Emirates has finally confirmed that it reviewed its fleet strategy, and as a result, Airbus announced that it will cease the production of the A380.
“Following a review of its operations, Emirates is reducing its A380 orderbook by 39 aircraft with 14 A380s remaining in the backlog yet to be delivered to Emirates. As a consequence of this decision and given the lack of order backlog with other airlines, deliveries of the A380 will cease in 2021,” states Airbus’ press release, closing the production line of what once was the biggest project of the consortium.
Airbus’ soon-to-be-retiring CEO Tom Enders said, “This was a joint decision. We cannot run after illusions and we have to take the only sensible decision and stop this program.” This seems to be the last major decision Enders is taking before transitioning the command to Guillaume Faury on April 1.
On the A380’s largest operator side, Emirates’ Chairman Sheikh Ahmed bin Saeed al-Maktoum stated, “Emirates has been a staunch supporter of the A380 since its very inception. While we are disappointed to have to give up our order, and sad that the programme could not be sustained, we accept that this is the reality of the situation.”
At the same time, he set a timeframe for the Superjumbo to finally be out of the active fleet: “The A380 will remain a pillar of our fleet well into the 2030s, and as we have always done, Emirates will continue to invest in our onboard product and services so our customers can be assured that the Emirates A380 experience will always be top-notch.”
Airbus still has 17 A380s to build and deliver: 14 for Emirates and three for All Nippon Airways. It is unclear if the nearly 3,500 direct jobs currently engaged in the A380 program can be accommodated in other projects. The company is to start talks with unions and suppliers to minimize the impact. It is expected that the closure of the production line will cost about 463 million euros, but the market response to the decision to close an unprofitable and longstanding project is good, as shares rose five percent.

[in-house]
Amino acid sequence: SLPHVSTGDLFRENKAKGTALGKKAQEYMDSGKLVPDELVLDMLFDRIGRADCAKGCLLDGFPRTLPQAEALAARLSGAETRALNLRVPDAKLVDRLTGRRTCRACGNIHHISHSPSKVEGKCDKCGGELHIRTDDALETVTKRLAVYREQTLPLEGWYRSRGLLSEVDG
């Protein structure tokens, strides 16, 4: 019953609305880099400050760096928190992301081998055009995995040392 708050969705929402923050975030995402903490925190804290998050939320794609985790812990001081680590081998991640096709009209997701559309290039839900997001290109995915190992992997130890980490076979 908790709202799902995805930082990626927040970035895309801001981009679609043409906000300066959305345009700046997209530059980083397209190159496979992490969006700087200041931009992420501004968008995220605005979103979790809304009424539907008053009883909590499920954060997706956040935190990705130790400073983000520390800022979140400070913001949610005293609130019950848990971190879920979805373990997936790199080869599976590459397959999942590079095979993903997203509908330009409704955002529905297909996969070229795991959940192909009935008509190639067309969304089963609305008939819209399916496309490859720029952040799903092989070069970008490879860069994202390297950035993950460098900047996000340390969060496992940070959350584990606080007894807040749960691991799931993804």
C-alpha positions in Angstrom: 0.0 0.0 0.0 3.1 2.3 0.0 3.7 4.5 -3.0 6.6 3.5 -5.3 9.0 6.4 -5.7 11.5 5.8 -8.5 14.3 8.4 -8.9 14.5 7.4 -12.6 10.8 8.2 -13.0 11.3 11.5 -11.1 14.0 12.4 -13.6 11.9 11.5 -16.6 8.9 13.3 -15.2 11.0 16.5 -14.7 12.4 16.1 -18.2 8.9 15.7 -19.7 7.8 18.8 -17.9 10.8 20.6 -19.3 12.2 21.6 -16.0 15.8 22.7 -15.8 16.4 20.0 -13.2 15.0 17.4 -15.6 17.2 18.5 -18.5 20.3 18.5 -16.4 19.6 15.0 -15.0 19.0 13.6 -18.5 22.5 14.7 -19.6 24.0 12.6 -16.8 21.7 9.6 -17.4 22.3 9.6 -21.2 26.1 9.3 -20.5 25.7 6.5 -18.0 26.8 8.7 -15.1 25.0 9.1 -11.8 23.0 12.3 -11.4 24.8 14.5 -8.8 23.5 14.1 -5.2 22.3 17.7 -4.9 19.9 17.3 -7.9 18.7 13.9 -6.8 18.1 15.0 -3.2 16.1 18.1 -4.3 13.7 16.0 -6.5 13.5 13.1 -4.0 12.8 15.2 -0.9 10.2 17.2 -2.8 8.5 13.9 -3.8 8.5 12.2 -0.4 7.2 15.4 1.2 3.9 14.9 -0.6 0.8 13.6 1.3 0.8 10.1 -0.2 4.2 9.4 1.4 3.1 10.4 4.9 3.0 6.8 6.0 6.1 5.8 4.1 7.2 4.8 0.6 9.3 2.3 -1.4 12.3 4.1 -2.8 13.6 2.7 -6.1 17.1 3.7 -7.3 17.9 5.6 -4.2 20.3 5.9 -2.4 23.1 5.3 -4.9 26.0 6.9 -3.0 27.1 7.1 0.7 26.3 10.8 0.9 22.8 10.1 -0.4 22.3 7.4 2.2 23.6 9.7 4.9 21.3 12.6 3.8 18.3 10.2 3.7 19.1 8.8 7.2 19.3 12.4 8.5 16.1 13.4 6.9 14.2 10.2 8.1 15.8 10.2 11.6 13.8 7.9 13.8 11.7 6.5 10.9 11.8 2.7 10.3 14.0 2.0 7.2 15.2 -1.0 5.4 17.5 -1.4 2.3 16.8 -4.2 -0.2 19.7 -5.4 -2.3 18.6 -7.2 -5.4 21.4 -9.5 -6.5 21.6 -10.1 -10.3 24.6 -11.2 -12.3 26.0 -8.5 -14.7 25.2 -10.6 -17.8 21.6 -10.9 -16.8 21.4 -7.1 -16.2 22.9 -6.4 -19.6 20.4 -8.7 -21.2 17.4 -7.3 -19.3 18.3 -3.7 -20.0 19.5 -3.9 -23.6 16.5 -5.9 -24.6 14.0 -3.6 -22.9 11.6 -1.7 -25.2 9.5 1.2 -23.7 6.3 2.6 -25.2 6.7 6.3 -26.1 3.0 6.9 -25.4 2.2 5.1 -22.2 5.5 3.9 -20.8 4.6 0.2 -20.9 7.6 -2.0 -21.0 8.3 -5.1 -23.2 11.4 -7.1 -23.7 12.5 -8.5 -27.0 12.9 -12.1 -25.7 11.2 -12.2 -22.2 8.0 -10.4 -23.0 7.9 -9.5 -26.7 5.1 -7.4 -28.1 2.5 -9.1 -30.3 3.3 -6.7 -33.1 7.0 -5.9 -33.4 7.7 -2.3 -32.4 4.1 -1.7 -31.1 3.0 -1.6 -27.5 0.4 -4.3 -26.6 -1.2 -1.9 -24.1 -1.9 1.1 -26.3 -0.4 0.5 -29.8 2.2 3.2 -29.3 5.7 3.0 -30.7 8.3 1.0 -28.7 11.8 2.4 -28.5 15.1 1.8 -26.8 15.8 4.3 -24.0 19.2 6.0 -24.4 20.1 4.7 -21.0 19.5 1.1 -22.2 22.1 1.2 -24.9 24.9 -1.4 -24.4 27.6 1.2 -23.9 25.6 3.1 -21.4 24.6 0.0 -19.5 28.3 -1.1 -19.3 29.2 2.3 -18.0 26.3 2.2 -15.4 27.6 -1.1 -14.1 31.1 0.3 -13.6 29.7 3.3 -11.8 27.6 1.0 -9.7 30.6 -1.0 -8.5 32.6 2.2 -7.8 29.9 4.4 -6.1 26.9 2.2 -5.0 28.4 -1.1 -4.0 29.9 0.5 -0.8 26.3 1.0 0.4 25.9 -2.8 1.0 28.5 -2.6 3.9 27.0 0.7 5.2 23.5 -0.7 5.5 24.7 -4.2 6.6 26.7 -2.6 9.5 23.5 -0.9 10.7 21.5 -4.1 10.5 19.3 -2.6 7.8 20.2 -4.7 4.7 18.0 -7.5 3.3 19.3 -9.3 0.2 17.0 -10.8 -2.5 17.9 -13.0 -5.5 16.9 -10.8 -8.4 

Born in 1988 as a solution to predicted airport congestion directly related to the hub-and-spoke route planning model, the A3XX was a 28-billion euros project that incorporated many advanced technology features, including Integrated Modular Avionics, Power-by-wire, Network Systems Server, and can accommodate 379 passengers in a 4-class layout to 615 passengers in two classes, although there are theoretical high-density configurations for up to 840 seats.
Although expected, it is a saddening day for the industry, as Enders himself has properly concluded: “What we are seeing here is the end of the large four-engined aircraft. People think that A380 appeared 10 years early; I think it came 10 years too late.”
Technology and systems expert, occasional spotter, not-so-dynamic midfielder, blogger, husband, father of three cats; he believes that Latin America's aviation industry past, present, and future offer a lot of stories to be told.
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